PR blogs have been on fire the past week debating the Walmart blog fiasco with Edelman at the helm. Some have taken a subtle delight in Edelman's failure (see comments on Richard's response post), while others have shared fears about what this means for the future of PR and social media. At it's core, the Walmart case illustrates what is quickly growing to become the dark side of social media - the ease with which the truth can be manipulated. More and more consumers believe that new blogs or videos posted online are real if they "look real." Accordingly, there is an expectation from consumers that companies are using personal media to communicate more authentically with them. As companies start to fail this trust by using personal media covertly for marketing or advertising, critics are coining terms like "flogs" and "astroturfing" to symbolize this emerging dark side of social media.
Yet this criticism is not new when it comes to complaints about authenticity in marketing. That debate has long existed, and in part this has led to a situation where most US consumers have become adept at filtering out irrelevant or outrageous marketing claims. Unfortunately, consumers are learning that their built in radar honed over a lifetime of seeing (and ignoring) interruption marketing messages is now inadequate. Consumers are being duped easily by phenomena like the LonelyGirl15 episode, where a seemingly authentic conversation turned out to be a publicity stunt. Consumers are no longer as confident in their ability to spot a marketing message. As a result, their guard is up. Their radars are peaked and they are on the lookout for anything inauthentic. They pounce on corporate missteps like the one from Walmart and blogs that raise the most hell or break the news get the most traffic. It is the personal media equivalent of the journalist's search for the scoop ... the blogger's search for the dupe.
Looking at all these risks, some organizations might conclude that it is wiser to simply avoiding doing anything with personal media altogether. This is a big mistake. Despite the risks, using personal media for marketing can offer a chance for an authentic dialogue with customers, a chance to ask for and act on direct customer feedback, and a unique and human voice for what may otherwise be a faceless corporation. In short, the benefits are worth it. But how can any marketing team hoping to engage in personal media avoid the fate of Walmart, Dell and others? How do we counsel our clients on using personal media in a way that engages people rather than offering them fuel for contempt? Below are five lessons that may help in avoiding the dark side of personal media, and finding success in the blogosphere:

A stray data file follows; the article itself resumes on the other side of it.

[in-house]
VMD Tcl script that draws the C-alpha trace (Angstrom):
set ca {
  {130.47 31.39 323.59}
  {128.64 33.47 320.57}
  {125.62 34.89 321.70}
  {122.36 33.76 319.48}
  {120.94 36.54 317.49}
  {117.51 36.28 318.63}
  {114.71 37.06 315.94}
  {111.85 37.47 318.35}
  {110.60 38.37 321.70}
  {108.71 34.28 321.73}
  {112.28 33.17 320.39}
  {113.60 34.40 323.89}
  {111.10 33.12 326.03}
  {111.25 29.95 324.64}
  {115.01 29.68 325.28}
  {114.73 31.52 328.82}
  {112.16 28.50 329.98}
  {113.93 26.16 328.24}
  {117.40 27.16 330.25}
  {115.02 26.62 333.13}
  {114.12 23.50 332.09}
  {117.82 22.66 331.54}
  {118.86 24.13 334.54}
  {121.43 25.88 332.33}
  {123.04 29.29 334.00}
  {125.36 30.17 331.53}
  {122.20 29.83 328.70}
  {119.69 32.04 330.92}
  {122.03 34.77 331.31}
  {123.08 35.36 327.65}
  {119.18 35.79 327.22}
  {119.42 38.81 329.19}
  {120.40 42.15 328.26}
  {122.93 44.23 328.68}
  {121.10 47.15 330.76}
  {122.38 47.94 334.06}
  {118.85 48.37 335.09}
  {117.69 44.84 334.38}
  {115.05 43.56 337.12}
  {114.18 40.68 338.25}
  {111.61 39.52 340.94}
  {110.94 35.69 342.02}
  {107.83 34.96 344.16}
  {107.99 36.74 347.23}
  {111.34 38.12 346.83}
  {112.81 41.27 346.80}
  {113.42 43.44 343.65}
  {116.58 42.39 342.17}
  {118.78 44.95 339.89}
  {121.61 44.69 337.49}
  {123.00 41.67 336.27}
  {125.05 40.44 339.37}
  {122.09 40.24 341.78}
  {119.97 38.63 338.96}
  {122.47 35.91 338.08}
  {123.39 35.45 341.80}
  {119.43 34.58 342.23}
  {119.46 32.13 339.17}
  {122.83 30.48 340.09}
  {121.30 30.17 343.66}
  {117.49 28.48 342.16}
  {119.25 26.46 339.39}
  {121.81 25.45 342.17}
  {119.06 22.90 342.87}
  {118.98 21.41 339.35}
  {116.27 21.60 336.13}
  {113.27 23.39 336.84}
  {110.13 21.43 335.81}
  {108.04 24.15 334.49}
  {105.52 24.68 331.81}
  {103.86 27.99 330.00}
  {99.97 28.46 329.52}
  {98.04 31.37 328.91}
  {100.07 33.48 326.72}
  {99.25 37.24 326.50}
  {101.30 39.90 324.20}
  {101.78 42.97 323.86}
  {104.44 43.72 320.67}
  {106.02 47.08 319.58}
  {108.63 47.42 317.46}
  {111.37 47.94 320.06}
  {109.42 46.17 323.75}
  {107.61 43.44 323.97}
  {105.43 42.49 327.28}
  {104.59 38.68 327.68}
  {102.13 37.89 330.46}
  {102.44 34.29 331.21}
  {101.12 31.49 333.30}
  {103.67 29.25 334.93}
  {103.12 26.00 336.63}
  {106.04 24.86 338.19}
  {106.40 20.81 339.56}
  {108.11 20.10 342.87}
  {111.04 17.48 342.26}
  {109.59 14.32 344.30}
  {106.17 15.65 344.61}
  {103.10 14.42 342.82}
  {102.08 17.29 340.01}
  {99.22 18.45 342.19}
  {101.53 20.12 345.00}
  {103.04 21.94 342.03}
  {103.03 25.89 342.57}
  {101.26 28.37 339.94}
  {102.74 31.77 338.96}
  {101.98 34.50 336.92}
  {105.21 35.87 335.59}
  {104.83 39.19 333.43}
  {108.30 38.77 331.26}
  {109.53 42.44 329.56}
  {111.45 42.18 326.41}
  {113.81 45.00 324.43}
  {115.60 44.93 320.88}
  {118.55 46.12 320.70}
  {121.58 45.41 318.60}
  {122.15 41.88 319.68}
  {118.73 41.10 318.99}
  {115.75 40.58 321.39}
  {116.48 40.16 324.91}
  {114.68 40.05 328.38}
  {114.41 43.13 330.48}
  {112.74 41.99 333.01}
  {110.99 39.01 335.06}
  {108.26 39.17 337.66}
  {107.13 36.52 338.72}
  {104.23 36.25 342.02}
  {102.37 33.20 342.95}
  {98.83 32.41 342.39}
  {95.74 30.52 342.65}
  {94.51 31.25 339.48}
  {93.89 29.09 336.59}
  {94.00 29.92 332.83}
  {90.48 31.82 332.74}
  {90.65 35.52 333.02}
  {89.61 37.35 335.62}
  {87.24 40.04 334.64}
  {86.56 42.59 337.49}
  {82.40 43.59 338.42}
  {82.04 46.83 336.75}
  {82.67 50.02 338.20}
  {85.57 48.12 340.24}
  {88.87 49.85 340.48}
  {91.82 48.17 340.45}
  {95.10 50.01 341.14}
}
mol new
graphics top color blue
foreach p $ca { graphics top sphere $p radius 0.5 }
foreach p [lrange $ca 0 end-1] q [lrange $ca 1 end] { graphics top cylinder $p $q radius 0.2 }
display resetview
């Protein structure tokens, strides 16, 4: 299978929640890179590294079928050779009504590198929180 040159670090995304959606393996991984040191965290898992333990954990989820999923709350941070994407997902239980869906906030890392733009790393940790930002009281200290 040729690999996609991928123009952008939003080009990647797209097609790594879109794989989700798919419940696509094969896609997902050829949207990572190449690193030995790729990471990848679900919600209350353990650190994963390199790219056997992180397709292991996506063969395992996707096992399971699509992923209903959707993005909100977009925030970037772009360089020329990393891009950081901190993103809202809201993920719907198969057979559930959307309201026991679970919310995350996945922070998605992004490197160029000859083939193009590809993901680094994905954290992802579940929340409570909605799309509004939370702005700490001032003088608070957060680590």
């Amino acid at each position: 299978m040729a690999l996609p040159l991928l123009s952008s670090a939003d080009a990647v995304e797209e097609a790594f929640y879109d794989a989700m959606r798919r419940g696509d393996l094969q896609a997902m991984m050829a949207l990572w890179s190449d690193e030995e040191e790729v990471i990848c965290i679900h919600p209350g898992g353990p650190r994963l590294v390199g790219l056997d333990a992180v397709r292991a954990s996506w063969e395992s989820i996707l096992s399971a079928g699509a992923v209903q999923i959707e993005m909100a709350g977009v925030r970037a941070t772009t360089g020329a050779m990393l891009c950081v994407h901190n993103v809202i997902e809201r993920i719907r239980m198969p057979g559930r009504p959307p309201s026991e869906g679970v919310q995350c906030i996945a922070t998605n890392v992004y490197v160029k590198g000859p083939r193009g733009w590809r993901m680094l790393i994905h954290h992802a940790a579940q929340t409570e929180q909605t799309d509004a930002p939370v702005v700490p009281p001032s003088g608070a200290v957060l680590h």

- Be as transparent as you can. Transparency is key, as flogs and astroturfing are both based on marketing efforts that are dishonest and lack transparency. Yet full transparency can make a campaign boring or give away too much too quickly. The trick is to strike a balance where you maintain authenticity without necessarily giving away every detail.
- Don't be afraid to "admit" you are marketing. This is the single biggest myth that lots of marketing teams believe ... that if they admit they are marketing people will stop paying attention. If a marketing message resonates- the fact that it happens to be marketing doesn't matter. This is one of the central concepts behind WOM, that consumers are willing and often happy to support marketing and even become brand ambassadors for something they believe in.
- Understand who your detractors are, and assume they will always hate you. One of the many concepts I picked up from Seth Godin that I am fond of quoting is that every customer has a worldview. And this world view is nearly impossible to change. Chevy Tahoe's viral promotion failed because people who hate SUVs are highly vocal, and people who like them are embarrassed to admit it. The lesson here is to know who hates you and assume they will be vocal about their hatred. The only way to manage this is if that group happens to be relatively small, or if you have a equally vocal group of people who love you.
- Make sure you have supporters that will fight for you. This relates to the point above. When engaging in personal media, you can't succeed if everyone universally hates you. You need to find a way to engage those people who like your product, service or what you are trying to do. Ultimately, these voices supporting you in personal media will matter far more than anything you are able to release in your marketing.
- Listen, participate and respond. This may be fifth in the list, but is perhaps the most important. If you look at every instance of personal media marketing horror stories, from the Kryptonite Bike Lock, to Dell Hell, to Walmart ... each could have been managed far better if the companies involved had listened, participated and responded to issues or problems raised on blogs. This is important at all times, and particularly after launching new campaigns and marketing efforts as well.